Buffalo treehopper—Stictocephala alta =S. bisonia
This treehopper (family Membracidae) sucks and feeds on various herbaceous and woody plants. There are at least 40 species of treehoppers in California.
Adults of buffalo treehopper are brown or green and 2/5 inch long or shorter. Viewed from above, adults have a triangular shape. They have an expanded first segment behind the head (pronotum) that forms a hoodlike covering on top the front one-half of their body. This enlarged prothorax distinguishes treehoppers from most other true bugs (Heteroptera) they resemble.
Treehoppers also have rows of spines along the length of the hind tibia (longest leg segment), as do also cicadas and leafhoppers. To help you discriminate between types (families) of insects with similar-looking adults see Distinguishing Among Sucking Insects That Resemble Each Other.
Eggs are 1/16 inch long and occur hidden laid in twigs. First instars are about 1/12 inch long. Nymphs are reddish brown with numerous spines on the back of the abdomen. The nymphs commonly occur in groups on plant stems, especially the younger immatures. Both immatures and adults jump readily when disturbed, such as when they observe movement nearby.
Treehoppers develop through three life stages: egg, nymph, and adult. They overwinter as eggs that are laid in groups in slits that females make in the upper side of twigs. Eggs hatch in spring and the nymphs drop to feed on herbaceous vegetation near where they overwintered as eggs. Adults occur during summer and fall, when the females lay the overwintering eggs. There is one generation per year.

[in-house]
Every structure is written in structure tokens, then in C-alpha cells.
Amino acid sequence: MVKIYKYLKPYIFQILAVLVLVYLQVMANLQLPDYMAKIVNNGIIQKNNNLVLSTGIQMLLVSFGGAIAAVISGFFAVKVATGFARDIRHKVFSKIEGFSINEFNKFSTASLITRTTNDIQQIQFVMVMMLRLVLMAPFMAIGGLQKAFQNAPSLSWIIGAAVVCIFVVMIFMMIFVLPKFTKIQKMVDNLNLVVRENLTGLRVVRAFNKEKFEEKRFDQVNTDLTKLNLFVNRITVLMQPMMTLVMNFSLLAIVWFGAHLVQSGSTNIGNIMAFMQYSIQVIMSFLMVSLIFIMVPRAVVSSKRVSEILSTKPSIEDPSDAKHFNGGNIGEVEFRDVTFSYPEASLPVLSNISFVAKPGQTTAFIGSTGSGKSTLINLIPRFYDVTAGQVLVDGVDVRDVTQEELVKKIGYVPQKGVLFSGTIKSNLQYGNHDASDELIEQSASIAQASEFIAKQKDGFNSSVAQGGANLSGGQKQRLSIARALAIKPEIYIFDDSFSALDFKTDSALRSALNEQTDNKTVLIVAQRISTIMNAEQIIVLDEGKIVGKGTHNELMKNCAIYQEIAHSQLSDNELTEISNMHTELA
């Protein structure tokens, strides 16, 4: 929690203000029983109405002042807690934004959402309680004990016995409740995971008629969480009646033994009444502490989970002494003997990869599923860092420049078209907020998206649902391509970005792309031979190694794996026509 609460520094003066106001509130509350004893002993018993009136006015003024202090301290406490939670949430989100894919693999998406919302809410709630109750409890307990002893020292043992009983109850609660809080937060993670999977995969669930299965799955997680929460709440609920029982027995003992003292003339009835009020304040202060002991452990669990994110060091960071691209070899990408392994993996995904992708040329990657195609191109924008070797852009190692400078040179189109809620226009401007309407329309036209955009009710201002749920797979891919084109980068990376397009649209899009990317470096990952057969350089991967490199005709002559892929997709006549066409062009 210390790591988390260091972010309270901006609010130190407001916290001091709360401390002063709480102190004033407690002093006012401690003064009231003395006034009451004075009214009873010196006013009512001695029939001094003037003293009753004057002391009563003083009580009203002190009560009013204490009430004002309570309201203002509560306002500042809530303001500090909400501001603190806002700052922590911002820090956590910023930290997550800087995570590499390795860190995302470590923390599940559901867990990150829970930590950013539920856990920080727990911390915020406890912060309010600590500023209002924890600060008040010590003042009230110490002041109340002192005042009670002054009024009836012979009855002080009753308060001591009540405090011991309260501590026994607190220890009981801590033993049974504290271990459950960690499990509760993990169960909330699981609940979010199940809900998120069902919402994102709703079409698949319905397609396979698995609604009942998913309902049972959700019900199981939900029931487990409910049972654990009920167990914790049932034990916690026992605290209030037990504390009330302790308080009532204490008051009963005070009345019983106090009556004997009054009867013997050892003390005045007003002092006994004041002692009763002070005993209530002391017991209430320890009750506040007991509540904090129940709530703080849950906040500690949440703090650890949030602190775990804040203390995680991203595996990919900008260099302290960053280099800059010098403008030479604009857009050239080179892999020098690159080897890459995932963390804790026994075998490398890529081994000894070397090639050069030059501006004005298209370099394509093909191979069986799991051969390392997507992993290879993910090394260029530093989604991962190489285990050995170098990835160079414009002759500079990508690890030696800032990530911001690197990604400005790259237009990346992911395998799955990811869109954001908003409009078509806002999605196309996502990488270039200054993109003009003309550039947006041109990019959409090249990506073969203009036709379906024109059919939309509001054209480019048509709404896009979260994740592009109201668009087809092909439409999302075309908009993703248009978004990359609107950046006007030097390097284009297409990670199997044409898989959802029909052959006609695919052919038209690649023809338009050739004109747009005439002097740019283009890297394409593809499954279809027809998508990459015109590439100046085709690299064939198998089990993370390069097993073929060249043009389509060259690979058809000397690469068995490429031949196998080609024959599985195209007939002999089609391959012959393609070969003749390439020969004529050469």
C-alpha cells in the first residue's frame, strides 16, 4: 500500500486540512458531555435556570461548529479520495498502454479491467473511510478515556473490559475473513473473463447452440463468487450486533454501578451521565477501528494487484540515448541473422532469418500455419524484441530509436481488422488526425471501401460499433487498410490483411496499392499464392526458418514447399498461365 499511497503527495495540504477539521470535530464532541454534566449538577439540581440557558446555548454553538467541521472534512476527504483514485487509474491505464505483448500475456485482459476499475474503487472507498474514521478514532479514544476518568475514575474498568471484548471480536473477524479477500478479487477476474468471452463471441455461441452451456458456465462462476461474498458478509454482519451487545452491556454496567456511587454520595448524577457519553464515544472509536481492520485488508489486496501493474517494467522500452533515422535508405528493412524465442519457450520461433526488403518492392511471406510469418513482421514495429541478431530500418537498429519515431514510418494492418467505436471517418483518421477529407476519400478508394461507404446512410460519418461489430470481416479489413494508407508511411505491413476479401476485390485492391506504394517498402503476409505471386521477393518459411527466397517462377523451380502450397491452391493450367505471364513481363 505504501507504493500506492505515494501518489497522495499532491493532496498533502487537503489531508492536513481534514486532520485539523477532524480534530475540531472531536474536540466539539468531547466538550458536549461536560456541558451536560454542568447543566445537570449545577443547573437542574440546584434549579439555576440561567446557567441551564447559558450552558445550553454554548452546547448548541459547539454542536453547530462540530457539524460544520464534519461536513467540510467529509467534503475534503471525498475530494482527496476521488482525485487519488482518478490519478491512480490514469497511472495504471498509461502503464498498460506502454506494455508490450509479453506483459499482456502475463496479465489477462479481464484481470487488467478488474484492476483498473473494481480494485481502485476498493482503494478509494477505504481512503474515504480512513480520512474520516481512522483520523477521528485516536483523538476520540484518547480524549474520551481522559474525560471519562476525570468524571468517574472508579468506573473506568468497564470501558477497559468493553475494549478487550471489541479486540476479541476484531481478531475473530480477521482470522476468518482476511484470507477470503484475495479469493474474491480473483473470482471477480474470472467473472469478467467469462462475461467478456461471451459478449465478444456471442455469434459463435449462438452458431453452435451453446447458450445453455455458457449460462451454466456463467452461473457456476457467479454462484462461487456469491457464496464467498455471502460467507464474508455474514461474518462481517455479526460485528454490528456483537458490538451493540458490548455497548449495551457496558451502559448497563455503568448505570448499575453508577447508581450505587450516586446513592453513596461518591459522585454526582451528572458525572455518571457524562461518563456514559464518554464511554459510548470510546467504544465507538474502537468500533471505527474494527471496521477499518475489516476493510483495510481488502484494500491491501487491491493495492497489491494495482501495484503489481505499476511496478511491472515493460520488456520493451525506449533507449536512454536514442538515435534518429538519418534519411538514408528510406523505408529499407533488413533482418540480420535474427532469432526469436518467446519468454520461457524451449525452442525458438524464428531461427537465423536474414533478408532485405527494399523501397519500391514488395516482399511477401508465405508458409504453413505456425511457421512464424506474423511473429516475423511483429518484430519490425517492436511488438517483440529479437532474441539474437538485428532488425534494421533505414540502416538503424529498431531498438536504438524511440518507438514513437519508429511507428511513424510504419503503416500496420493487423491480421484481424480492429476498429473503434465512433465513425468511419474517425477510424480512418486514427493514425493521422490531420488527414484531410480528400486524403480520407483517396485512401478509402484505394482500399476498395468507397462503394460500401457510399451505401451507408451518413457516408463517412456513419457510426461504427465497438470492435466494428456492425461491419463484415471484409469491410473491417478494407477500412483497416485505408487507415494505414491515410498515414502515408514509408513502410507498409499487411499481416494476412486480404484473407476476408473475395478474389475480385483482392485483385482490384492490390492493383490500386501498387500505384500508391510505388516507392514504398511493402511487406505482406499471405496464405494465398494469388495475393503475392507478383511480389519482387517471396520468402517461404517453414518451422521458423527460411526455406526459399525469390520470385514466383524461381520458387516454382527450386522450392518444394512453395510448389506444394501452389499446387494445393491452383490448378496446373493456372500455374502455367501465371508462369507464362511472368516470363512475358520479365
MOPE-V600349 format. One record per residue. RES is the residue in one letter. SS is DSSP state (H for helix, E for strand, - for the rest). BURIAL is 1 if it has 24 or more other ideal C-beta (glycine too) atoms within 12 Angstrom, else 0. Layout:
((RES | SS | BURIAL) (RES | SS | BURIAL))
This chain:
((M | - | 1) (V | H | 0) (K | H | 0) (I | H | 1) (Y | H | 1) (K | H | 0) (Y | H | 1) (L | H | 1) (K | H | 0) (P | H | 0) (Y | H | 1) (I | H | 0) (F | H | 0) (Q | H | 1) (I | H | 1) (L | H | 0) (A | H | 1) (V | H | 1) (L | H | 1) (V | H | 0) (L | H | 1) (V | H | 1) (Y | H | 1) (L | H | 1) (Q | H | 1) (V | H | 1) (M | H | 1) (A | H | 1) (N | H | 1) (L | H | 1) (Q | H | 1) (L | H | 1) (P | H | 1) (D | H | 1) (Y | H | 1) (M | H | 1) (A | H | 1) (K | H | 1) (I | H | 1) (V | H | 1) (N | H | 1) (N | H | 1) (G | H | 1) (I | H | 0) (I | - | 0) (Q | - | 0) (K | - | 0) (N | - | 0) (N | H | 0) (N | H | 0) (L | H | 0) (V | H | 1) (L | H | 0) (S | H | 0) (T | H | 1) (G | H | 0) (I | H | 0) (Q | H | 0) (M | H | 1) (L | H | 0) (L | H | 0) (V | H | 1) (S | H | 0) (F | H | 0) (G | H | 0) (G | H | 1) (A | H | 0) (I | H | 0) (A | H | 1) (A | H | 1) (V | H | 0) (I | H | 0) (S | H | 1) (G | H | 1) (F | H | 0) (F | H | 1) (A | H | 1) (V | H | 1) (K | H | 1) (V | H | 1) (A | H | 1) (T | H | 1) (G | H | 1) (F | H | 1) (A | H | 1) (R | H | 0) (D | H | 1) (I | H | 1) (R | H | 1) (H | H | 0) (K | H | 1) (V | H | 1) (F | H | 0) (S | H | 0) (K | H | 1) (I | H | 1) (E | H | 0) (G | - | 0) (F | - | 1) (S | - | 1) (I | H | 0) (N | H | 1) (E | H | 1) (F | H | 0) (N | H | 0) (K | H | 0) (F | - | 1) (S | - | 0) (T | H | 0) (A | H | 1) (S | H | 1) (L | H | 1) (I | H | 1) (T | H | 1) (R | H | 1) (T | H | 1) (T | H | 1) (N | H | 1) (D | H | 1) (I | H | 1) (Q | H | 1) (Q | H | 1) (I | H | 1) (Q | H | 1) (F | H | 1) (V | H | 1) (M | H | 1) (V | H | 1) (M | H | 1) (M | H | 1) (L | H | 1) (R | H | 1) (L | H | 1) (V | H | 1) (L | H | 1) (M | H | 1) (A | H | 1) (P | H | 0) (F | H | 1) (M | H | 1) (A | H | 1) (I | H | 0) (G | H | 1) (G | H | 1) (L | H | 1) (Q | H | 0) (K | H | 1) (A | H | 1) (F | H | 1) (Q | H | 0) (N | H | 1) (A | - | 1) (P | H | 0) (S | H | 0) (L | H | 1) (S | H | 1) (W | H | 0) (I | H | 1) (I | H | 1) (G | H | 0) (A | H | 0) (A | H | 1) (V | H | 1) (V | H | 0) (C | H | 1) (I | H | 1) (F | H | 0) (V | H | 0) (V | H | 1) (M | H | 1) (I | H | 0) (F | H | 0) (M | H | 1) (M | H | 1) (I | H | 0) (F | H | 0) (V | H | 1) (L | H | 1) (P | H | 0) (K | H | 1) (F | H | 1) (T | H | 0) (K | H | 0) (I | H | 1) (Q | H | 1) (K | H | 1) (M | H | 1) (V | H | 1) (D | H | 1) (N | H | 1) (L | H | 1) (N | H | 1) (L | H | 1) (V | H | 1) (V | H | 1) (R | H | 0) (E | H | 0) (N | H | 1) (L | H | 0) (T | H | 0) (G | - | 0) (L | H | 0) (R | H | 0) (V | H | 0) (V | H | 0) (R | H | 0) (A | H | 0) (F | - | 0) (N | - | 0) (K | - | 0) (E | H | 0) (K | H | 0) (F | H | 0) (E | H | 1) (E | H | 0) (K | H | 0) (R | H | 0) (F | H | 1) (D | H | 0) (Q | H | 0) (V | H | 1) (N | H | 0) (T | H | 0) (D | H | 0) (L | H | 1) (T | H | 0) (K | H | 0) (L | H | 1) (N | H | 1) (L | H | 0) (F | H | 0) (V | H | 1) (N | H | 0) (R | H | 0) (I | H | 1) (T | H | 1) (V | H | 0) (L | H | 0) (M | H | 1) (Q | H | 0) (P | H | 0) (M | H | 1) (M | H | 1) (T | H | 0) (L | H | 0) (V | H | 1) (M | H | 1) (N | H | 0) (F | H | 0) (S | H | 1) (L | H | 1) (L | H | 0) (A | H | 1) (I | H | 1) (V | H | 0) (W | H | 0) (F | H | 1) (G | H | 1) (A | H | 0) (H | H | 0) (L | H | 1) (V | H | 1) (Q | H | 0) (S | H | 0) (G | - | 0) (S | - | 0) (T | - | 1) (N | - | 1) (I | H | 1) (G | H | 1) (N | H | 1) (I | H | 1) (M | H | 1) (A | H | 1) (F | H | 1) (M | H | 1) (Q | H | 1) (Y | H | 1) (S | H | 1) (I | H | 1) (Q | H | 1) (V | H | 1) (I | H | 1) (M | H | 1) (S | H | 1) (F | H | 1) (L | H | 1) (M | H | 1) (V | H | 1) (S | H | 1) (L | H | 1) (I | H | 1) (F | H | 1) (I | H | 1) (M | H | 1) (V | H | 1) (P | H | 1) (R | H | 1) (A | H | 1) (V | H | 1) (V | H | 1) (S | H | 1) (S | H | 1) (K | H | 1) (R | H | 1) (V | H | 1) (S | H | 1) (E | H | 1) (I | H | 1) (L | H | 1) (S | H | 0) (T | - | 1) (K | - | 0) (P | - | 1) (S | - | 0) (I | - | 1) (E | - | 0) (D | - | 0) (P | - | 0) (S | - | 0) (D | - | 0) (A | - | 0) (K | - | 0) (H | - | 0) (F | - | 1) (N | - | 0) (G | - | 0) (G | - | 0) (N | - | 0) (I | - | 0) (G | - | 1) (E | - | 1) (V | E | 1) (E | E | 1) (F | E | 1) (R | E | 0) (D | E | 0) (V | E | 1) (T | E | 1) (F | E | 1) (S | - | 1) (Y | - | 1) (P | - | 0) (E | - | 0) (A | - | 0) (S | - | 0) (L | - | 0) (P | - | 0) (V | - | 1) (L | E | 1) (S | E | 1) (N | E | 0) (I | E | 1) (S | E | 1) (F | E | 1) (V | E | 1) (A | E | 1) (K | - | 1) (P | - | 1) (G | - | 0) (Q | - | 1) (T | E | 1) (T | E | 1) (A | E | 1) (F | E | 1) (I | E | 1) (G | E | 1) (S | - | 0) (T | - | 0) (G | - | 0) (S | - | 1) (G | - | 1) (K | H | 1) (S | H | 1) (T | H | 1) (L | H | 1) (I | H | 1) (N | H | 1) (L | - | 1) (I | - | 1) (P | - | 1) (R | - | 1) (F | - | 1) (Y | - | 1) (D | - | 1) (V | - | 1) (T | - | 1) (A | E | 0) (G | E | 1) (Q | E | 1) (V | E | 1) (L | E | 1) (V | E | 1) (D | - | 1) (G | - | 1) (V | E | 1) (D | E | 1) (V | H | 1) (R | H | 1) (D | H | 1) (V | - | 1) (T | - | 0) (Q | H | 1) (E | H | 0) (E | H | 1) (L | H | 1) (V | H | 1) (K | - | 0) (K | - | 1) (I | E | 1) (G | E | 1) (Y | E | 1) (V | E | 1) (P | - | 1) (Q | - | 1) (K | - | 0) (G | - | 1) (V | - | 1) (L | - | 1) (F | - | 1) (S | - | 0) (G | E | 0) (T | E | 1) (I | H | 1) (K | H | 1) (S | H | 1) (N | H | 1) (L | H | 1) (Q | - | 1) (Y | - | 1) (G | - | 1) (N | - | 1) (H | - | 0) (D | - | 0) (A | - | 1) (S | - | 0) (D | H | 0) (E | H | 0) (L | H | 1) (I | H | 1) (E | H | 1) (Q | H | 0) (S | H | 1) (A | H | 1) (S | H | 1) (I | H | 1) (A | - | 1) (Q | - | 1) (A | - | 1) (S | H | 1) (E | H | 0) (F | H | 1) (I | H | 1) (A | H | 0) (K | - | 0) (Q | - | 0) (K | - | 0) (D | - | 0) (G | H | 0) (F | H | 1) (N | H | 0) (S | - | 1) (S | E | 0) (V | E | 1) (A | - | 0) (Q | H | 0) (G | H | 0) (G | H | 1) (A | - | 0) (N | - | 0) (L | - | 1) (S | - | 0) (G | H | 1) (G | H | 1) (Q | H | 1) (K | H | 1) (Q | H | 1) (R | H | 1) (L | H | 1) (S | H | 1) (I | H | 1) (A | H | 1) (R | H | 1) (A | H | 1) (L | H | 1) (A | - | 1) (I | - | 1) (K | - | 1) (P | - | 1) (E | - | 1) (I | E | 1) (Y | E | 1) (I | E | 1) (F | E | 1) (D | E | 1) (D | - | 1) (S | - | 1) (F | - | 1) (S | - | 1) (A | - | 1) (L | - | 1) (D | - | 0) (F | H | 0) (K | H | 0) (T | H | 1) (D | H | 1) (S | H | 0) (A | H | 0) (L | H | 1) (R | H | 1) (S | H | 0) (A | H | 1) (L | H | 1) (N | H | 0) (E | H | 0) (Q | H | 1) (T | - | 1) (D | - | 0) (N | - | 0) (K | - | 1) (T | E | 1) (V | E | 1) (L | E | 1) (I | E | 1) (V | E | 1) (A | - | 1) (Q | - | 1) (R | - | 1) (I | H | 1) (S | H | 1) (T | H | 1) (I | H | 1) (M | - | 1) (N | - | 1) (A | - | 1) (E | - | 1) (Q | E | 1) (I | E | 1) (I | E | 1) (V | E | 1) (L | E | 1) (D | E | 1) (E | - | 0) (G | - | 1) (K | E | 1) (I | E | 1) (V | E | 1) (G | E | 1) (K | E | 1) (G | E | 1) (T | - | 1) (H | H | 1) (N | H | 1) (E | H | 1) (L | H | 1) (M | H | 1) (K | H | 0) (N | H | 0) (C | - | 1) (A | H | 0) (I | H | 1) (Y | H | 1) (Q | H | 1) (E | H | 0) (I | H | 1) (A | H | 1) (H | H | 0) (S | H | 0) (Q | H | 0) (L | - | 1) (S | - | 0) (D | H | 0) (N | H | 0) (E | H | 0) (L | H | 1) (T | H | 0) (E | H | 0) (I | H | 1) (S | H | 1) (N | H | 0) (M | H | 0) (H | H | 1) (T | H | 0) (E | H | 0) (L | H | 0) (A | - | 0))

Treehopper adults and nymphs suck plant juices. This feeding generally causes no noticeable damage to woody hosts. The honeydew they produce supports the growth of blackish sooty mold, which may foul leaves and stems and surfaces underneath them when treehoppers are numerous. The egg laying slits made in small, woody twigs can give bark a roughened appearance. Egg laying injury sometimes stunts terminal growth or slows the overall growth of young hosts.
Generally no control is warranted to protect the health of hosts. Eliminating herbaceous weeds can reduce the survival of nymphs and the subsequent abundance of adults, thereby reducing their egg laying damage to twigs. On small plants buffalo treehopper can be controlled somewhat with a forceful spray of water.
If treehopper populations were high on deciduous trees and shrubs the previous season and damage cannot be tolerated, horticultural (narrow-range) oil can be applied to thoroughly cover terminals during the dormant season to kill overwintering eggs. If adults or nymphs are abundant, their numbers can be reduced by spraying the exposed insects with horticultural or narrow-range oil or insecticidal soap (potassium salts of fatty acids).
Adapted from Pests of Landscape Trees and Shrubs: An Integrated Pest Management Guide, University of California Statewide Integrated Pest Management Program (UC IPM).
Adult buffalo treehopper.
Adult buffalo treehopper shown from above.
Adult buffalo treehopper.
Nymph of buffalo treehopper.